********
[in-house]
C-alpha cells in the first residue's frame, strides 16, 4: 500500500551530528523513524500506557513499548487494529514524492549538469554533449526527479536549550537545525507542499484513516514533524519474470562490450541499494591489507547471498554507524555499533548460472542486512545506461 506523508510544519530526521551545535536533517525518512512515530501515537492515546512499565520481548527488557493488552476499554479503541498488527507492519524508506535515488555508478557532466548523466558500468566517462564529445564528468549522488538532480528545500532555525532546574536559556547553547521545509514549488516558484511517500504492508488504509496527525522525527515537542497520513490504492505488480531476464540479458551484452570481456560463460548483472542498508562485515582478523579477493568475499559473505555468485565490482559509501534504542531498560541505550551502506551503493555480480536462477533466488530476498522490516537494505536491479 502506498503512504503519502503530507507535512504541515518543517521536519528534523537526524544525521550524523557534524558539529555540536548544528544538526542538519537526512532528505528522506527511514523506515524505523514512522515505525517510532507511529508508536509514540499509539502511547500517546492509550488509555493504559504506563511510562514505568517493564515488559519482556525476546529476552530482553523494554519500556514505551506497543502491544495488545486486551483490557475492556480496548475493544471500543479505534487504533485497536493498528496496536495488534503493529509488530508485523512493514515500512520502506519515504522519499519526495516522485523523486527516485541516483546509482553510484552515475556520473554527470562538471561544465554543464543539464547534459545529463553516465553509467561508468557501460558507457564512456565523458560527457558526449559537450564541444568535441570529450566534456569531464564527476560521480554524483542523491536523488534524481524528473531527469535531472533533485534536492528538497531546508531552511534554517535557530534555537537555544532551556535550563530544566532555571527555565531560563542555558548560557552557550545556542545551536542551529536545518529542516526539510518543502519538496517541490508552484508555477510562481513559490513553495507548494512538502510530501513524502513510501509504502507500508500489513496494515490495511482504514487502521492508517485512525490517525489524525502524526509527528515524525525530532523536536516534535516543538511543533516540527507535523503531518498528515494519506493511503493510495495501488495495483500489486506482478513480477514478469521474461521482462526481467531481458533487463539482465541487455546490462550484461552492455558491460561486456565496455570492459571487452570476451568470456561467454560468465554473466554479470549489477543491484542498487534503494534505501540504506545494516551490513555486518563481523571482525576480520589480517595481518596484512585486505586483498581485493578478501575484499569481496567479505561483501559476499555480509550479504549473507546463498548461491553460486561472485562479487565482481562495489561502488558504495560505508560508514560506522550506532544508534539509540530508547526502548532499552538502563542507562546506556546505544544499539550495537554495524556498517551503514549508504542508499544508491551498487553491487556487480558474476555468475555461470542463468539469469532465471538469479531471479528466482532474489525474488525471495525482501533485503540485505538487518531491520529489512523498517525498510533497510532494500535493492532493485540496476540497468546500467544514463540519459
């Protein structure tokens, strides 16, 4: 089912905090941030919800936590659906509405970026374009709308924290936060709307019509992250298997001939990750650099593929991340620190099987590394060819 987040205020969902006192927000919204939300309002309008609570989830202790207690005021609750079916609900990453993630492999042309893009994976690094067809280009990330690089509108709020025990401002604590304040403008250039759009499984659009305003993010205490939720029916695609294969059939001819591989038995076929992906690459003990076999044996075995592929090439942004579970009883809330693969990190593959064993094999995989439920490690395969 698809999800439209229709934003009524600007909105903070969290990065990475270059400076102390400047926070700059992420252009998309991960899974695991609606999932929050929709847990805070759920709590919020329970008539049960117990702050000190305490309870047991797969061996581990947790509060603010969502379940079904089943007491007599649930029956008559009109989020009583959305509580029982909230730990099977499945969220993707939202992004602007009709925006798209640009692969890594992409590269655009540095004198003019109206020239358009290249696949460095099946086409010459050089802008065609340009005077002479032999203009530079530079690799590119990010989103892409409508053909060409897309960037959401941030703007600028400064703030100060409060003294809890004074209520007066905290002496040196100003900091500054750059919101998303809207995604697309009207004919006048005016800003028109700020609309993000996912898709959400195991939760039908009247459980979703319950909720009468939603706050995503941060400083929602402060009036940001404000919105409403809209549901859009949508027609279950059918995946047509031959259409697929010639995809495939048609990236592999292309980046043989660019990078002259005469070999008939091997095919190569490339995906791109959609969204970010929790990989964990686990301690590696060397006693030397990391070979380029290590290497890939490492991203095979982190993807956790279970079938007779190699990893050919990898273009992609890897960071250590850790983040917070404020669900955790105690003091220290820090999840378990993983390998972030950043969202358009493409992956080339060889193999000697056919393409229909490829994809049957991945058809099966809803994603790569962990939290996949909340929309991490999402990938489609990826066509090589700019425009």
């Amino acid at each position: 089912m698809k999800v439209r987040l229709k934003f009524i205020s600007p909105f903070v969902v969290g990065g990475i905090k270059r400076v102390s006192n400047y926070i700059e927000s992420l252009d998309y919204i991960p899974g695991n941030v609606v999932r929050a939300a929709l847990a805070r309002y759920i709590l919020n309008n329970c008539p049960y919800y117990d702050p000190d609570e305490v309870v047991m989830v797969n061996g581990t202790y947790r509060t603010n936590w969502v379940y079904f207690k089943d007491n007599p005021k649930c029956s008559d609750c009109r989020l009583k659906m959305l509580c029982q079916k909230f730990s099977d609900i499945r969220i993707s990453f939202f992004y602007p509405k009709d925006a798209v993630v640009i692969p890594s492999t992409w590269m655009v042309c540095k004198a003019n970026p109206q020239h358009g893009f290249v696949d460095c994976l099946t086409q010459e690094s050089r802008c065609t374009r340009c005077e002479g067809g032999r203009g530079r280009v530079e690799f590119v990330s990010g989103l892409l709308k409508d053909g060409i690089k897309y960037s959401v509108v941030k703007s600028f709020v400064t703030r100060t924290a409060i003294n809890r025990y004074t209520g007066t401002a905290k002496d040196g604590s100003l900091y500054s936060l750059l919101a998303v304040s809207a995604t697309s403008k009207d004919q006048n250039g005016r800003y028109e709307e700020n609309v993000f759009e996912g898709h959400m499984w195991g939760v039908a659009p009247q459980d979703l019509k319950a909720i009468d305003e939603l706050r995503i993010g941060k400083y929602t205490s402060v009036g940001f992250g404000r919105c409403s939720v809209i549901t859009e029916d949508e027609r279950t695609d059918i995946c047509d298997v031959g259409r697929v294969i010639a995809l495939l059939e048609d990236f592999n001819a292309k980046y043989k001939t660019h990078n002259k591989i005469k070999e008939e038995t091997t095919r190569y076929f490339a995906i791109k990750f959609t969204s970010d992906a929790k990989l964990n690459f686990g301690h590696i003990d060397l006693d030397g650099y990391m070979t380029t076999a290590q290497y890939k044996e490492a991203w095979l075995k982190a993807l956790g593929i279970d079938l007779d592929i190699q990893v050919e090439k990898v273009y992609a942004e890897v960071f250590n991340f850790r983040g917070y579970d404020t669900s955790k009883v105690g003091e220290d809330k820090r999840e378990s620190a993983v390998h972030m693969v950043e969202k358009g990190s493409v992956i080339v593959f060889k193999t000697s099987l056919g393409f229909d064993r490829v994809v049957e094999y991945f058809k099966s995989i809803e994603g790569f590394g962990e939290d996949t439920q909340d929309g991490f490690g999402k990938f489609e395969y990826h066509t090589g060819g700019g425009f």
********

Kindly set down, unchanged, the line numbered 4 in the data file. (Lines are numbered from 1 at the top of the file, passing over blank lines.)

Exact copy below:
């Amino acid at each position: 089912m698809k999800v439209r987040l229709k934003f009524i205020s600007p909105f903070v969902v969290g990065g990475i905090k270059r400076v102390s006192n400047y926070i700059e927000s992420l252009d998309y919204i991960p899974g695991n941030v609606v999932r929050a939300a929709l847990a805070r309002y759920i709590l919020n309008n329970c008539p049960y919800y117990d702050p000190d609570e305490v309870v047991m989830v797969n061996g581990t202790y947790r509060t603010n936590w969502v379940y079904f207690k089943d007491n007599p005021k649930c029956s008559d609750c009109r989020l009583k659906m959305l509580c029982q079916k909230f730990s099977d609900i499945r969220i993707s990453f939202f992004y602007p509405k009709d925006a798209v993630v640009i692969p890594s492999t992409w590269m655009v042309c540095k004198a003019n970026p109206q020239h358009g893009f290249v696949d460095c994976l099946t086409q010459e690094s050089r802008c065609t374009r340009c005077e002479g067809g032999r203009g530079r280009v530079e690799f590119v990330s990010g989103l892409l709308k409508d053909g060409i690089k897309y960037s959401v509108v941030k703007s600028f709020v400064t703030r100060t924290a409060i003294n809890r025990y004074t209520g007066t401002a905290k002496d040196g604590s100003l900091y500054s936060l750059l919101a998303v304040s809207a995604t697309s403008k009207d004919q006048n250039g005016r800003y028109e709307e700020n609309v993000f759009e996912g898709h959400m499984w195991g939760v039908a659009p009247q459980d979703l019509k319950a909720i009468d305003e939603l706050r995503i993010g941060k400083y929602t205490s402060v009036g940001f992250g404000r919105c409403s939720v809209i549901t859009e029916d949508e027609r279950t695609d059918i995946c047509d298997v031959g259409r697929v294969i010639a995809l495939l059939e048609d990236f592999n001819a292309k980046y043989k001939t660019h990078n002259k591989i005469k070999e008939e038995t091997t095919r190569y076929f490339a995906i791109k990750f959609t969204s970010d992906a929790k990989l964990n690459f686990g301690h590696i003990d060397l006693d030397g650099y990391m070979t380029t076999a290590q290497y890939k044996e490492a991203w095979l075995k982190a993807l956790g593929i279970d079938l007779d592929i190699q990893v050919e090439k990898v273009y992609a942004e890897v960071f250590n991340f850790r983040g917070y579970d404020t669900s955790k009883v105690g003091e220290d809330k820090r999840e378990s620190a993983v390998h972030m693969v950043e969202k358009g990190s493409v992956i080339v593959f060889k193999t000697s099987l056919g393409f229909d064993r490829v994809v049957e094999y991945f058809k099966s995989i809803e994603g790569f590394g962990e939290d996949t439920q909340d929309g991490f490690g999402k990938f489609e395969y990826h066509t090589g060819g700019g425009f």